Chaitra was doing her PhD in nano-materials at the Non-Equilibrium and Nano-Materials Laboratory , belonging to the material engineering department. She had joined the IISc in 2003 for her master's degree.
Staying in the institute's women's hostel, Chaitra left for Cuddalore on Monday evening without letting her hostel-mates know. As research students have individual rooms , her friends did not notice her leaving.
According to the police, Chaitra consumed poison when she reached the Kempegwoda bus terminus to board a KSRTC bus to Cuddalore. Forty minutes into the journey, when the bus was in Lakkasandra, she started to throw up. It was when the conductor offered her a drink of water, that she told him she had consumed poison.
Chaitra was then taken to a nursing home on Siddapur Main Road, and later moved to Victoria Hospital. She died around midnight.
Police sources say Chaitra was upset as her parents were planning to get her married against her wishes. However, no suicide note has been found.
It was with the help of three telephone numbers, scribbled on her left palm, that the police were able to contact her parents in Cuddalore.
On Tuesday morning, Chaitra's brother and uncle arrived in the city. The body was handed over after post-mortem.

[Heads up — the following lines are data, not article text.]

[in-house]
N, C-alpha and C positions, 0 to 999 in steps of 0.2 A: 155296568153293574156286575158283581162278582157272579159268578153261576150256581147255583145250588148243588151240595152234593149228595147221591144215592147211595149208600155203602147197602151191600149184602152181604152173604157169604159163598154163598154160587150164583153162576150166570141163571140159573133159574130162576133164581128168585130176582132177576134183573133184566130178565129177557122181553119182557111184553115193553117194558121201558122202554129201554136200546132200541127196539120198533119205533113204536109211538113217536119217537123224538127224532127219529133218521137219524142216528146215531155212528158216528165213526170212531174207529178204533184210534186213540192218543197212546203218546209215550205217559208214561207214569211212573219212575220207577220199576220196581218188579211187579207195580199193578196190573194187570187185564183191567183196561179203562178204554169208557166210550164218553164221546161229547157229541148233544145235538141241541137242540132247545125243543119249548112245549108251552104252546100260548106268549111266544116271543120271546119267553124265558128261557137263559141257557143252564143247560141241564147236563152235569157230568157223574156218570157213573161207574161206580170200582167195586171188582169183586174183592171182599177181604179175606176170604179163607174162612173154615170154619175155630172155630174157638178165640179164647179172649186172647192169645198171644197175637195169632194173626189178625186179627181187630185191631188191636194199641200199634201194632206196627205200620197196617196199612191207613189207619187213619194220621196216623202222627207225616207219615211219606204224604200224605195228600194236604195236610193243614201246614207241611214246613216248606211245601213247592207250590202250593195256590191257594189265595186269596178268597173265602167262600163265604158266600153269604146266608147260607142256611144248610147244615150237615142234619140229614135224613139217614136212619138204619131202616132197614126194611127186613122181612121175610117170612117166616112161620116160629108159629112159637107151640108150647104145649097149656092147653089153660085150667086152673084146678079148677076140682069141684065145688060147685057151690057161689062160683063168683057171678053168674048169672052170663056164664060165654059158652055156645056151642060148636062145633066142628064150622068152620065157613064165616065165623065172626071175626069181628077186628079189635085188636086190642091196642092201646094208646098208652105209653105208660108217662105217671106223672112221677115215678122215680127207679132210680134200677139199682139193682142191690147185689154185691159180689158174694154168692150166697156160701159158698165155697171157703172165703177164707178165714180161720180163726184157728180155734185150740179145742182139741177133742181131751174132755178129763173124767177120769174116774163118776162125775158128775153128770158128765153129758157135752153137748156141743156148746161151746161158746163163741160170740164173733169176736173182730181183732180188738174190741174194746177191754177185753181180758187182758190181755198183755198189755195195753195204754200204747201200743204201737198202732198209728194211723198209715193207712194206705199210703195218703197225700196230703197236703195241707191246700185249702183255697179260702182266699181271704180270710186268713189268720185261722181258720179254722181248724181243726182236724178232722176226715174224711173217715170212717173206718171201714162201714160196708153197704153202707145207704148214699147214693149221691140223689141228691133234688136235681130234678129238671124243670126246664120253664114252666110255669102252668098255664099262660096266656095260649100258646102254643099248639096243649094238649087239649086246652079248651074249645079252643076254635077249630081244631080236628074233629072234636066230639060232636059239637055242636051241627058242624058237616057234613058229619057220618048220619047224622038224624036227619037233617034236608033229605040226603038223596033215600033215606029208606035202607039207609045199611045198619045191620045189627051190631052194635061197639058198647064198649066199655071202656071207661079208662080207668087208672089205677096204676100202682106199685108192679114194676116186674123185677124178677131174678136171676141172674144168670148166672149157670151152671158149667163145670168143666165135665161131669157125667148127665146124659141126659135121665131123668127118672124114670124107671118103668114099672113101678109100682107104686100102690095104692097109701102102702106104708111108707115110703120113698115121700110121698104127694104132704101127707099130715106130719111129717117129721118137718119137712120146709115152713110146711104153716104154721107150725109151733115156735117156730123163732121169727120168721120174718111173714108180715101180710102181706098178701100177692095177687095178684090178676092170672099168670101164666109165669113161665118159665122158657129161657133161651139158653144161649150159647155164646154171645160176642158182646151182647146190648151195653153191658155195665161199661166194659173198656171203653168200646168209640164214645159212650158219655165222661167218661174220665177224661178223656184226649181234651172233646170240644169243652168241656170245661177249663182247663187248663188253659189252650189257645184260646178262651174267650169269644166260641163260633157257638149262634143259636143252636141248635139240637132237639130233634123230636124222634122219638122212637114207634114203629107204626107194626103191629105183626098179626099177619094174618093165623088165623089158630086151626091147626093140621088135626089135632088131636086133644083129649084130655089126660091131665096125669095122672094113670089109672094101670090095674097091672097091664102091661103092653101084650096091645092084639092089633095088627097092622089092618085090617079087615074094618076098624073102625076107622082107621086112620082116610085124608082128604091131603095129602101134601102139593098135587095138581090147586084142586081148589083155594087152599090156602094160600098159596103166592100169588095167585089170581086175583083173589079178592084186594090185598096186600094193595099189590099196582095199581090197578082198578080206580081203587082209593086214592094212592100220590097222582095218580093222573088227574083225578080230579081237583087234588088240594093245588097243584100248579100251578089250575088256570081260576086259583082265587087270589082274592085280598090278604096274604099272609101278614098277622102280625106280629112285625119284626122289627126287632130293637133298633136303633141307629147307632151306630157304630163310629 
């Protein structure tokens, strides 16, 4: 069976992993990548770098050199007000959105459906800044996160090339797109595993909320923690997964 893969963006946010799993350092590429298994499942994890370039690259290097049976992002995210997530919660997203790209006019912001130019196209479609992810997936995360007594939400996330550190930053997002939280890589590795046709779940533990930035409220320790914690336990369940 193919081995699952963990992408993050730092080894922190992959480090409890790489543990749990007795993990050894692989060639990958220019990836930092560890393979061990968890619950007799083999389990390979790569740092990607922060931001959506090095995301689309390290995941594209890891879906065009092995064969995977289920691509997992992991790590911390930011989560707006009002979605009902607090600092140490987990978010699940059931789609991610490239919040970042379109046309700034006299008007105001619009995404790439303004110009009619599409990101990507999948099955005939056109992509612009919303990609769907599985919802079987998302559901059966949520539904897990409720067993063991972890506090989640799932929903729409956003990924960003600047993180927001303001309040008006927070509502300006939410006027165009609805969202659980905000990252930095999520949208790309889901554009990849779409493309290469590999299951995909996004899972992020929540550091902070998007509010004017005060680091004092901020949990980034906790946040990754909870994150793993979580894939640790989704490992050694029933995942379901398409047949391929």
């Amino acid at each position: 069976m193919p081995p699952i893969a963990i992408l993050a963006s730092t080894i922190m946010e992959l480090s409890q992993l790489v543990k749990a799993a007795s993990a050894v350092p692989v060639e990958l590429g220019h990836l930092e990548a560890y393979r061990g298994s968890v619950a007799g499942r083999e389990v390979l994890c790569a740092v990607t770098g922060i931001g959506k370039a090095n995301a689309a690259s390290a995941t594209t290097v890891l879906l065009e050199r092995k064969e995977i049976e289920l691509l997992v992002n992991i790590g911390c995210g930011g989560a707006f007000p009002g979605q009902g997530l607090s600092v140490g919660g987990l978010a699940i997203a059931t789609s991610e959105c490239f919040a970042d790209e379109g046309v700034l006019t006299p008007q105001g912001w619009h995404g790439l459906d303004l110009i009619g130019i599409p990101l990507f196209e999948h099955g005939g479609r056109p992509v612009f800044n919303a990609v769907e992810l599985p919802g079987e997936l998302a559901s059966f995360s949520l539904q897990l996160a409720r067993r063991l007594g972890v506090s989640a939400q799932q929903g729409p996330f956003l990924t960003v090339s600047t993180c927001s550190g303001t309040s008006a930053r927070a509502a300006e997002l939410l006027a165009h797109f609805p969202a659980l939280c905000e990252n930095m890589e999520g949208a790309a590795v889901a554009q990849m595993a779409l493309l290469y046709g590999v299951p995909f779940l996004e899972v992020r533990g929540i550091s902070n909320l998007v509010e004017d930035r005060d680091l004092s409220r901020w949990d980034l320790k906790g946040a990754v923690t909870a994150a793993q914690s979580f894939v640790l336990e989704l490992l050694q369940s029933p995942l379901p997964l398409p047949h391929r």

Not long back, a student of IISc, Ajay Srichandra, committed suicide following alleged harassment by faculty members.
An IISc-appointed committee is still enquiring into his death.
More often than not, nursing homes hesitate to take poisoning cases, as they fear medical and legal complications.
In spite of a Supreme Court ruling that every emergency case should be provided first aid before being moved elsewhere, doctors prefer to refer the patient to a bigger hospital if the poison is unknown and the patient critical.
"Though it is obligatory for any doctor to attend to emergency cases, poisoning cases are tricky. Every centre should assess its ability to handle any complication that could arise after first aid. If the answer is no, it would be wiser to shift the patient to a bigger set-up. It is risky to follow general protocol for poisons as it needs specific treat
ment," a chief medical officer of a hospital was quoted.
Emergency care experts believe otherwise. "The city needs a poison control centre and helpline to guide smaller clinics in handling cases. The legalities must be simplified," opines an emergency specialist.
"Advice must be sought from experts while treating poisoning cases as treatment for each type of poison differs and not all of them have antidotes," said a doctor.